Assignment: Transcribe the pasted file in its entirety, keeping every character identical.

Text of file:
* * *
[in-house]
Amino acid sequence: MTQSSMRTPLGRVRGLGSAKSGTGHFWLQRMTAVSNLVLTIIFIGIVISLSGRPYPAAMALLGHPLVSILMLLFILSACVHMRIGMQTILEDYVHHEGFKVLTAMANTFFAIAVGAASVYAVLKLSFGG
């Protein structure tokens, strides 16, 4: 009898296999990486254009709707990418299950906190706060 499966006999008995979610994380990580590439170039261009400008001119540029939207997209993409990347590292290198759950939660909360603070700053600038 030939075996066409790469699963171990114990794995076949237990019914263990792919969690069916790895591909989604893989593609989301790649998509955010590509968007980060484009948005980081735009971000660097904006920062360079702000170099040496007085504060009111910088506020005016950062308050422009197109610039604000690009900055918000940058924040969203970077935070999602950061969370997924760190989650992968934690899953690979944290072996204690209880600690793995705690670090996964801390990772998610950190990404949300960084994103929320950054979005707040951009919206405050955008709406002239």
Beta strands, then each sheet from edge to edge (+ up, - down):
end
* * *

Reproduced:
[in-house]
Amino acid sequence: MTQSSMRTPLGRVRGLGSAKSGTGHFWLQRMTAVSNLVLTIIFIGIVISLSGRPYPAAMALLGHPLVSILMLLFILSACVHMRIGMQTILEDYVHHEGFKVLTAMANTFFAIAVGAASVYAVLKLSFGG
């Protein structure tokens, strides 16, 4: 009898296999990486254009709707990418299950906190706060 499966006999008995979610994380990580590439170039261009400008001119540029939207997209993409990347590292290198759950939660909360603070700053600038 030939075996066409790469699963171990114990794995076949237990019914263990792919969690069916790895591909989604893989593609989301790649998509955010590509968007980060484009948005980081735009971000660097904006920062360079702000170099040496007085504060009111910088506020005016950062308050422009197109610039604000690009900055918000940058924040969203970077935070999602950061969370997924760190989650992968934690899953690979944290072996204690209880600690793995705690670090996964801390990772998610950190990404949300960084994103929320950054979005707040951009919206405050955008709406002239």
Beta strands, then each sheet from edge to edge (+ up, - down):
end